Known as “sextortion”, the scheme involves cybercriminals posing as young people on social media platforms such as Snapchat and Instagram to dupe the teens into sharing the sensitive content.
Watch more on a teen who took his life after being targeted by ‘sextortionists’ in the video above
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Consumer Protection and WA Police are raising the alarm after an increase in reports of teenagers and young people being targeted in the scams.
It comes as SA Police last month issued a warning that victims as young as 16 were being targeted through random friend requests on social media.
Then come the threats to post the intimate images on the internet and send them to people in the victim’s life unless money is paid.
So far this year, Consumer Protection WA has received 15 “sextortion” reports with six victims losing a total of $2000. This is up from 47 reports, with three victims losing $1600 last year.
Commissioner for Consumer Protection Gary Newcombe said, apart from the monetary losses, those targeted suffer great emotional distress.
“The threat to have intimate images exposed publicly has a devastating impact on all of those targeted, even those who don’t pay, but younger people are particularly vulnerable,” Newcombe said.
“The ruthless scammers put their victims in a highly embarrassing situation, being made to believe that their lives could be ruined if the images are posted or shared on social media, or sent to family, friends, partners or work colleagues.”
In the US, dozens of these cases have ended with the victims taking their own lives, NBC reports.
‘He was absolutely terrified’
For 17-year-old Ryan Last, the “sextortion” scam had the worst possible ending.
Last received a message on a school night in February from someone he believed to be a girl. Hours later, the straight-A student had taken his life.
“Somebody reached out to him pretending to be a girl, and they started a conversation,” mum Pauline Stuart said.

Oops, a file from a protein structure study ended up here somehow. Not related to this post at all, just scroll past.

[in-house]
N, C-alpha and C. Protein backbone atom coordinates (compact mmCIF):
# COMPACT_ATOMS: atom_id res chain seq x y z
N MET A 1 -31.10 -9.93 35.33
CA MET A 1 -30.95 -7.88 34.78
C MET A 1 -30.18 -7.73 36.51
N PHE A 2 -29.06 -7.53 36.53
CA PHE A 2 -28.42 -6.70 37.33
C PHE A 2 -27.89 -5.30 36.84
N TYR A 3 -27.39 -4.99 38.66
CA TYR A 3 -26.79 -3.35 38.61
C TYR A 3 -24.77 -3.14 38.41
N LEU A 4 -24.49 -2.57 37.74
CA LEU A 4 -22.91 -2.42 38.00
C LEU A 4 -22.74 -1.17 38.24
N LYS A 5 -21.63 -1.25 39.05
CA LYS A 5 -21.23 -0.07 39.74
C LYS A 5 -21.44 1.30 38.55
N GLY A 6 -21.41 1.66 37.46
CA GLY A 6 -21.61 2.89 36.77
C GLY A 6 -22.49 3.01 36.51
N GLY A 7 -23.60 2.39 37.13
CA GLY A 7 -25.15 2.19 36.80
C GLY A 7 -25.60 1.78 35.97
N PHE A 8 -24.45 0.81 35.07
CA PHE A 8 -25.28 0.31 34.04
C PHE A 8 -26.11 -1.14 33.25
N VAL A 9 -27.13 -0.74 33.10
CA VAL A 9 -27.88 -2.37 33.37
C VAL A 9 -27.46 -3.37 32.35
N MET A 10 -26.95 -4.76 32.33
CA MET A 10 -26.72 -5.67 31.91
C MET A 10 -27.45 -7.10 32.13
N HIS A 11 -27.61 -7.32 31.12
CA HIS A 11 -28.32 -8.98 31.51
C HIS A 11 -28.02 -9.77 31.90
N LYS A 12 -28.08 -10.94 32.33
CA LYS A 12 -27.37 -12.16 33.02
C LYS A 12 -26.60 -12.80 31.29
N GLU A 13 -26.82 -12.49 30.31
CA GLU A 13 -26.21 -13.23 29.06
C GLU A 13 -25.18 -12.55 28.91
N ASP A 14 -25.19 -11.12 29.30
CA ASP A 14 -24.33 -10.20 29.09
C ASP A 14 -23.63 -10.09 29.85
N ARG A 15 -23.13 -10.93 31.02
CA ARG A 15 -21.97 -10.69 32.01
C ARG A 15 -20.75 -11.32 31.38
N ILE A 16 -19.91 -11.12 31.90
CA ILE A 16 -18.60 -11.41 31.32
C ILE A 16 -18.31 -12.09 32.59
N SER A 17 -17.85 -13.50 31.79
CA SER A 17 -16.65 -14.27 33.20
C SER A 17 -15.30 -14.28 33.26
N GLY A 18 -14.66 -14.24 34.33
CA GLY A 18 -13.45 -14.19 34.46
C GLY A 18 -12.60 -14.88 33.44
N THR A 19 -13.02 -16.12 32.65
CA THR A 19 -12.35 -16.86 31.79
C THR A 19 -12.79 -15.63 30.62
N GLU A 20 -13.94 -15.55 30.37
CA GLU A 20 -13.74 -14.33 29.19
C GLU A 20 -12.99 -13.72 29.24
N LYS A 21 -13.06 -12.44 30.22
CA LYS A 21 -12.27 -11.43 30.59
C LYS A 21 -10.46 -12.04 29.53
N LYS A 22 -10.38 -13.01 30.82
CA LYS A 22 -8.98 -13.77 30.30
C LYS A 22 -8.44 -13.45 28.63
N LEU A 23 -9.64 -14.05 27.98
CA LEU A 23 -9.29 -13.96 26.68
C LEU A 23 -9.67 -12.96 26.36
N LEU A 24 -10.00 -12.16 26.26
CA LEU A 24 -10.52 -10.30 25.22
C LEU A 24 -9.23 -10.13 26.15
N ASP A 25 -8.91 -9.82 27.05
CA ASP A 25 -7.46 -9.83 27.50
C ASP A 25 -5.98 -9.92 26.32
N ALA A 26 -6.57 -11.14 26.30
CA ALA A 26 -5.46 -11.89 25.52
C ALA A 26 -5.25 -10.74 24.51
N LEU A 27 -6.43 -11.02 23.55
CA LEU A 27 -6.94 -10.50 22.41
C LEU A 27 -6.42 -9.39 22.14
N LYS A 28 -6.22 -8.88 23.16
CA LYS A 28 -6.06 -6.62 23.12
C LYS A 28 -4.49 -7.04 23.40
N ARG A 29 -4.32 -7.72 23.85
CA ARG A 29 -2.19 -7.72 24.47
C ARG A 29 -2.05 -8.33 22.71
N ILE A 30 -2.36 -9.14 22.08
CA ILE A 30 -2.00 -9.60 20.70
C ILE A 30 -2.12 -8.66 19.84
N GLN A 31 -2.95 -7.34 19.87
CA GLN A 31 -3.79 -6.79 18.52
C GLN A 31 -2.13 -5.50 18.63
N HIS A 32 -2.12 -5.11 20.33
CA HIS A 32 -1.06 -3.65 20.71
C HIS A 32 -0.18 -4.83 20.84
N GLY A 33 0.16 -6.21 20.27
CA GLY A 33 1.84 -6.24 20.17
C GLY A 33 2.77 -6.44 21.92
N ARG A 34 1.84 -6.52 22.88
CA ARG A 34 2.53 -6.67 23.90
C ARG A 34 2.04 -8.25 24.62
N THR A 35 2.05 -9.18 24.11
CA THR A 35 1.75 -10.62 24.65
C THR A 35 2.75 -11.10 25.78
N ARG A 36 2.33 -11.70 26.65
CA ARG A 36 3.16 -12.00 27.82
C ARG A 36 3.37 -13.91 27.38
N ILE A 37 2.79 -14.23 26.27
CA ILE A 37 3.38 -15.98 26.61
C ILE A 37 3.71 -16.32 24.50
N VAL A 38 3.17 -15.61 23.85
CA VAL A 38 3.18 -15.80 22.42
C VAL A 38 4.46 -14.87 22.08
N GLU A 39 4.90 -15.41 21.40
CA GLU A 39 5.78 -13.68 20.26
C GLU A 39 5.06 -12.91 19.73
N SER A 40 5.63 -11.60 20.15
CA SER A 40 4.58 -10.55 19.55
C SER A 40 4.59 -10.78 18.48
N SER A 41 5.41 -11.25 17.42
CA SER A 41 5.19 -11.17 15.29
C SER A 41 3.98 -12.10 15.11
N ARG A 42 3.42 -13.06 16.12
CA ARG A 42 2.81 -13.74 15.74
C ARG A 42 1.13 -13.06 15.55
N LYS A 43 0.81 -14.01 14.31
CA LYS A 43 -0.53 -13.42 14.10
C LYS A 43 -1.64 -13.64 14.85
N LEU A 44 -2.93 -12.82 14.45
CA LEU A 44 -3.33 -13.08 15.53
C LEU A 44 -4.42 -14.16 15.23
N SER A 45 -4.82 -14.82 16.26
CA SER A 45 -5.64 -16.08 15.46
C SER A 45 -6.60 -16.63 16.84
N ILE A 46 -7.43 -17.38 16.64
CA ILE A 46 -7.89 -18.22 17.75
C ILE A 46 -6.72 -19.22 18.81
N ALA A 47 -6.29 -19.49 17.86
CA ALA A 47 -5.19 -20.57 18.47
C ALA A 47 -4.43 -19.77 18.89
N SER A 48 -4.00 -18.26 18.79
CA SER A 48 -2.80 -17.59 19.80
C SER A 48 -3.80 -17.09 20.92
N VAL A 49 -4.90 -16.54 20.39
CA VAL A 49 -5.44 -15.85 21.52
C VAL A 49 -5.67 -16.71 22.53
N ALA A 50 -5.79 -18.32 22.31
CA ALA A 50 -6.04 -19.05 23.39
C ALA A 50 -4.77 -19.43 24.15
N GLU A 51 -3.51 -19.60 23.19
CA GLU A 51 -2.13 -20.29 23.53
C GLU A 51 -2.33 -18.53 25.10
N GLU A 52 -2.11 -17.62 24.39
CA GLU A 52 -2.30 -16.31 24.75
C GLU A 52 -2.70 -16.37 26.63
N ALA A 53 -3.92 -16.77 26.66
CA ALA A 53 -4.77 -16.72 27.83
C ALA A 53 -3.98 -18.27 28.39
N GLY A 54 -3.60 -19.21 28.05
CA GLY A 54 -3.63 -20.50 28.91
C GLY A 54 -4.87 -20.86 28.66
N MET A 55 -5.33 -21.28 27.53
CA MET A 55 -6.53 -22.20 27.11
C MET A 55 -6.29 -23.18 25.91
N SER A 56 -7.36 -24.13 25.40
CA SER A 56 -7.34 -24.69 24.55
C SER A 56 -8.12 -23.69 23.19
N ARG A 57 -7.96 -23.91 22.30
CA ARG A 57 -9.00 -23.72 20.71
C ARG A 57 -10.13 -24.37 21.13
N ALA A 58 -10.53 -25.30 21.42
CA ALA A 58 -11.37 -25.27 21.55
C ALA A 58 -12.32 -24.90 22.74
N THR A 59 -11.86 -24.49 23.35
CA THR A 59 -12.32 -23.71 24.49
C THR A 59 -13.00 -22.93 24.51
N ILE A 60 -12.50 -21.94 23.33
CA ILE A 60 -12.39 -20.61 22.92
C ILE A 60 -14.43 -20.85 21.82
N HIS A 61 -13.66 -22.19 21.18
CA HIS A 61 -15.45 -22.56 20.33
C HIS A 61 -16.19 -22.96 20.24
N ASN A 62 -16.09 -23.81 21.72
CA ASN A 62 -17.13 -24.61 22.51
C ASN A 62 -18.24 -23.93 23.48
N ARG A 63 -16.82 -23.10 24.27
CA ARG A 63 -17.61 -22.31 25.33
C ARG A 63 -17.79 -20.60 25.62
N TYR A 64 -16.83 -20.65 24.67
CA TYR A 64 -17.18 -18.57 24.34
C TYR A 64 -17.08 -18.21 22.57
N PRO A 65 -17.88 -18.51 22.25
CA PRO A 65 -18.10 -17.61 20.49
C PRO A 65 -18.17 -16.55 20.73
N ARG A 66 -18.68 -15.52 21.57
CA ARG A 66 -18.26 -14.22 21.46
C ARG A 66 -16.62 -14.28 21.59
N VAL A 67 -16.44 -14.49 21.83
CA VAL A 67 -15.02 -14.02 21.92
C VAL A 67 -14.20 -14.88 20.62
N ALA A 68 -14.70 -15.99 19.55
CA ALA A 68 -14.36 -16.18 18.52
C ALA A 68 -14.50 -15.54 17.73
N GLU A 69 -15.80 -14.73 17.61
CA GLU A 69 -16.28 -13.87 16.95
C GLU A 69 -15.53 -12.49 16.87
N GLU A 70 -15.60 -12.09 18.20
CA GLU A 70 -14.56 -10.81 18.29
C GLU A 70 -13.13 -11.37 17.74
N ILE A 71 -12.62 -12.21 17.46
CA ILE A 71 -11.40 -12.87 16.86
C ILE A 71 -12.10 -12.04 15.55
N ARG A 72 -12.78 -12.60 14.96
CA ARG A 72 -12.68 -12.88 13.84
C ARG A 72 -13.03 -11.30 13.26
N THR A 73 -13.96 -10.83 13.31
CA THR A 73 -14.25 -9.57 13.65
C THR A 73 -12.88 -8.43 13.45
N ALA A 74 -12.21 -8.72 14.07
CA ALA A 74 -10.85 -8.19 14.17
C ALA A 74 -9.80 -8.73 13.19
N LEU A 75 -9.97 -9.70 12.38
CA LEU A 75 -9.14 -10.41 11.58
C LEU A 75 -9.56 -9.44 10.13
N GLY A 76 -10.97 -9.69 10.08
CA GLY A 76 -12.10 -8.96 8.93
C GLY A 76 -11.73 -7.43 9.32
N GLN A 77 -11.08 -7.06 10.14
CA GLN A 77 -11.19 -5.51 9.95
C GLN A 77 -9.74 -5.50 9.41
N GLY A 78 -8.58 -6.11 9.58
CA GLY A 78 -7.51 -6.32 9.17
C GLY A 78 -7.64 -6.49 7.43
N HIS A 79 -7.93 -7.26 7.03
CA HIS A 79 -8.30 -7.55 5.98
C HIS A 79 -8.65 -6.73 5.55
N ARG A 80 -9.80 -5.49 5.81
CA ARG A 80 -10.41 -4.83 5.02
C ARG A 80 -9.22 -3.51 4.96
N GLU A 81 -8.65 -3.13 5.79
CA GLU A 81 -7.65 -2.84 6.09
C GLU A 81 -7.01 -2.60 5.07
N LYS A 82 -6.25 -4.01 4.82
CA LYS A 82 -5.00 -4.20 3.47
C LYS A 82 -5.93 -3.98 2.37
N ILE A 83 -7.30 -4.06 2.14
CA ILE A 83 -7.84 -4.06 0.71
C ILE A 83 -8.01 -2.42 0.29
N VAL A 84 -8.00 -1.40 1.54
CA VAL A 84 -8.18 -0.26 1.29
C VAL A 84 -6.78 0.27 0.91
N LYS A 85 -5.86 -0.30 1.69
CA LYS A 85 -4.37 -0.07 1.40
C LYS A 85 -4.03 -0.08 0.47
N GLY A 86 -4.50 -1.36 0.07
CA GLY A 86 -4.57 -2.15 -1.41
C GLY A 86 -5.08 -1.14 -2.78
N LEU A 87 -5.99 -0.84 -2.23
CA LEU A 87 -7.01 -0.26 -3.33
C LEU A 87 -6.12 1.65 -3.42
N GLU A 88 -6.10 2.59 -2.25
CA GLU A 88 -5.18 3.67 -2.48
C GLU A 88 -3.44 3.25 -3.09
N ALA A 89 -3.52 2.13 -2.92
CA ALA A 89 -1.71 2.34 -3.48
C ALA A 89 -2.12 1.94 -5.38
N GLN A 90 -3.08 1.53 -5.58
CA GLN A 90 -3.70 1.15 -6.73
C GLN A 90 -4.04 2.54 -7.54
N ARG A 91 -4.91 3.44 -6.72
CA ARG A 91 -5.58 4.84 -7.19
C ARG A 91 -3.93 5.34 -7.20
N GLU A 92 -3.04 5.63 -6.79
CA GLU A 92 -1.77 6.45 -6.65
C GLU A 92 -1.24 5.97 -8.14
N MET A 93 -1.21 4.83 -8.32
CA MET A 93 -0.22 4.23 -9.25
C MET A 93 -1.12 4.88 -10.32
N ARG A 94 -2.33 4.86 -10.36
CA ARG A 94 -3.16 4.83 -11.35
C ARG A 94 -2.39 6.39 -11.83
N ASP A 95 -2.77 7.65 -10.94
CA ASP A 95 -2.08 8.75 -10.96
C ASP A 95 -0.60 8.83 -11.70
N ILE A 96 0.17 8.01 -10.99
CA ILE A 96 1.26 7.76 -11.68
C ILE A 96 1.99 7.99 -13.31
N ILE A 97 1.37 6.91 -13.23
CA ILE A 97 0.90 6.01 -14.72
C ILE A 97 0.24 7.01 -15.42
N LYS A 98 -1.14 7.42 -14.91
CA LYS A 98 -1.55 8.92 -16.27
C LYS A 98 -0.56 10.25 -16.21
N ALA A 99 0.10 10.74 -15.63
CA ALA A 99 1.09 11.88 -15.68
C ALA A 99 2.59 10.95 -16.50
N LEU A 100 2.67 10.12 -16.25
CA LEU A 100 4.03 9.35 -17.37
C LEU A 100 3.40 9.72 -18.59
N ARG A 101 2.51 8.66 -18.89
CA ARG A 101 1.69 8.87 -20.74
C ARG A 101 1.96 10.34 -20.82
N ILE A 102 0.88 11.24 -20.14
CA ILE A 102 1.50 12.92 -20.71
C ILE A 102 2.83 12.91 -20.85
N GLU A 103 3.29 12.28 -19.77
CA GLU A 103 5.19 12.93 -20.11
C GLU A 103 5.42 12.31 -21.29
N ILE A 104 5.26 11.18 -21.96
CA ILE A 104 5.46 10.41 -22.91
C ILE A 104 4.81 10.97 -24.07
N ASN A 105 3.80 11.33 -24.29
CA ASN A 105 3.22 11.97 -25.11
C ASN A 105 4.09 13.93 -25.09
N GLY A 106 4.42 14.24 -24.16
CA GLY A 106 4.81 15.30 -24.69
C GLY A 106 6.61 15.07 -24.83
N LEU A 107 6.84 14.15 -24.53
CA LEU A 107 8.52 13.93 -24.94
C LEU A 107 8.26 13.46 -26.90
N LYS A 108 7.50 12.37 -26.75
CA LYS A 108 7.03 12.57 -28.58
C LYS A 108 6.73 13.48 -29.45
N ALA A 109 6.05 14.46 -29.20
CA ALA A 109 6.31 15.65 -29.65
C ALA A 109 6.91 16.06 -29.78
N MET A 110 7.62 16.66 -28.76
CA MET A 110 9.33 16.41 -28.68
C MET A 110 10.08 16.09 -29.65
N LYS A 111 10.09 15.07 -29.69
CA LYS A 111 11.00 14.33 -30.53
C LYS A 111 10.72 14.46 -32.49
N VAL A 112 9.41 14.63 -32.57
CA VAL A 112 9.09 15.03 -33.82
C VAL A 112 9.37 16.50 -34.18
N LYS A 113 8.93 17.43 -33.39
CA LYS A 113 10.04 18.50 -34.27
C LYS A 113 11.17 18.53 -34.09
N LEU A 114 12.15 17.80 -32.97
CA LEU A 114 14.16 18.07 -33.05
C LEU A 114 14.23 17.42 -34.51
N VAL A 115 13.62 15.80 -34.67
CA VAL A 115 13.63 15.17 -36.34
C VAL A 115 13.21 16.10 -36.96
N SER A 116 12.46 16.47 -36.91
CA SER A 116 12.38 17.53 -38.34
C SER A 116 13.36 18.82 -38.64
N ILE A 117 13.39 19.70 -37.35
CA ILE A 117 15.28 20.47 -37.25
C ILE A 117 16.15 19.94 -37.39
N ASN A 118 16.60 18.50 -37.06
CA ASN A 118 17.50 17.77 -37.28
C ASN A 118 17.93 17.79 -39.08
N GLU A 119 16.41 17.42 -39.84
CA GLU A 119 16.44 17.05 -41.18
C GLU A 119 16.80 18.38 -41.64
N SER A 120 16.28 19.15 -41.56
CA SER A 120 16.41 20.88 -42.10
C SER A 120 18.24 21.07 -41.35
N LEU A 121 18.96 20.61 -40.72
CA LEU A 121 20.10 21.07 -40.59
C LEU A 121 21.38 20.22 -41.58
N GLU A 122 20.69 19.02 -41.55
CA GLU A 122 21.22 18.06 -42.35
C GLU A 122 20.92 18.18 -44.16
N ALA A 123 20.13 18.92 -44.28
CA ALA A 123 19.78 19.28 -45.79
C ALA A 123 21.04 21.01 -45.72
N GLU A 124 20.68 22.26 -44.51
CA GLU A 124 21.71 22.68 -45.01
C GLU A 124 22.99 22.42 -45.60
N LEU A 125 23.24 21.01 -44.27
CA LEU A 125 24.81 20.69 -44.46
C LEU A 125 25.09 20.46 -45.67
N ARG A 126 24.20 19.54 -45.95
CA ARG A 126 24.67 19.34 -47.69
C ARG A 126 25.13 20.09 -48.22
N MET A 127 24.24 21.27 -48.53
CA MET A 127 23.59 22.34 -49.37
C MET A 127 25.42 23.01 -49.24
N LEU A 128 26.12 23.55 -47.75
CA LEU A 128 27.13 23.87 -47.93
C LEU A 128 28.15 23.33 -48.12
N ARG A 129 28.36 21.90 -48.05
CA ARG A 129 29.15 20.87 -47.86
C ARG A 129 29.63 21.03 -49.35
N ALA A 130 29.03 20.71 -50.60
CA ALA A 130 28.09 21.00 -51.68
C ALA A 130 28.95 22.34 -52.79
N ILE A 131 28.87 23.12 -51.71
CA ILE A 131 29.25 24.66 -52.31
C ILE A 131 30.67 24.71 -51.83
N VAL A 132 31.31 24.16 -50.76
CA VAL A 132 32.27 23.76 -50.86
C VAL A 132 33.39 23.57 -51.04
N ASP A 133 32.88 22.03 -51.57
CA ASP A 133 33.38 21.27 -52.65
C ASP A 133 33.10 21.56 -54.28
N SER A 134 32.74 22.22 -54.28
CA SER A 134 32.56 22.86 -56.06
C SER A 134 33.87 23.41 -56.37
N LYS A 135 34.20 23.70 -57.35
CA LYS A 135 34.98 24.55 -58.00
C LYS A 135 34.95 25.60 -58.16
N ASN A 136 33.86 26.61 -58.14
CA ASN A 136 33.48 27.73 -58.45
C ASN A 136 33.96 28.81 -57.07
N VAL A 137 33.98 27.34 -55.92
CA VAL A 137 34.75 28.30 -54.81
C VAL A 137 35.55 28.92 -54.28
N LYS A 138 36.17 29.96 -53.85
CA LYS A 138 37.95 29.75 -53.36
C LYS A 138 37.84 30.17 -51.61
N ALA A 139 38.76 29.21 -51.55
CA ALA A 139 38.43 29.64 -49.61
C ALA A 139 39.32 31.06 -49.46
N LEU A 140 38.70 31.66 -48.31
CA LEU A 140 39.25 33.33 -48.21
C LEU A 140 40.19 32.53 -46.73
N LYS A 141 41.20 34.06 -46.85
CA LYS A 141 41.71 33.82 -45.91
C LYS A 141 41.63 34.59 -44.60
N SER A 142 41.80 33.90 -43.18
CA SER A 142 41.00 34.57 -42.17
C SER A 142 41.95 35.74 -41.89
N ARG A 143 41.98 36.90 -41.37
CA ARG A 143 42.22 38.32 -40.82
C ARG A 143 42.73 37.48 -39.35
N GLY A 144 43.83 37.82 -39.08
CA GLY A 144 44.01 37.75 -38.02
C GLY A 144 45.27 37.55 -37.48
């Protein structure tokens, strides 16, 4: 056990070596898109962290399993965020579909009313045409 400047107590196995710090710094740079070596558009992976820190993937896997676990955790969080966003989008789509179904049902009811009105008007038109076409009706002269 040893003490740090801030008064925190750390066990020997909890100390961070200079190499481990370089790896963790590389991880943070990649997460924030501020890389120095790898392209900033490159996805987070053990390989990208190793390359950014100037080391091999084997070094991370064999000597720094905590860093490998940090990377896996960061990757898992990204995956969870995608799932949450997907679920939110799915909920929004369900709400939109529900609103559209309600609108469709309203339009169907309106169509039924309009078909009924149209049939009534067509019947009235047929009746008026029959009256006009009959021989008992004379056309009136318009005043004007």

The online conversation quickly grew intimate, and then turned criminal.
Taking advantage of Ryan’s trust, the scammer – posing as a young girl – sent Ryan a nude photo and asked him to share one of his own in return.
Then the threats started flooding in. The cybercriminal demanded $5000, warning he would make to the photo public and send it to Ryan’s family and friends if he did not comply.
The Californian teen said he couldn’t front the cost and the scammer lowered the demand to a fraction of the original figure – $150.
But one payment was not enough to keep them at bay.
“They kept demanding more and more and putting lots of continued pressure on him,” Stuart said.
“He really, truly thought in that time that there wasn’t a way to get by if those pictures were actually posted online. His (goodbye) note showed he was absolutely terrified. No child should have to be that scared.”
Police investigations suggest the majority of the offenders are based overseas.
Detective Senior Sergeant Dave Palmer said the victims who are being befriended through social media messaging platforms such as Snapchat and Instagram are mostly males.
“It’s important that parents continue to discuss cyber safety with their children and ensure proper parental controls are in place.
“If people are contacted online by unknown or unwanted users, they are encouraged to report the account username to the respective social media platforms and block the user.”
Those who might be targeted are encouraged to:
- Never send money. The scammers will come back for more.
- Avoid sending intimate images and videos online.
- Report the criminal offences to authorities via cyber.gov.au and eSafety Commissioner and Crime Stoppers on 1800 333 000.
- Speak to a trusted adult for support.
– With CNN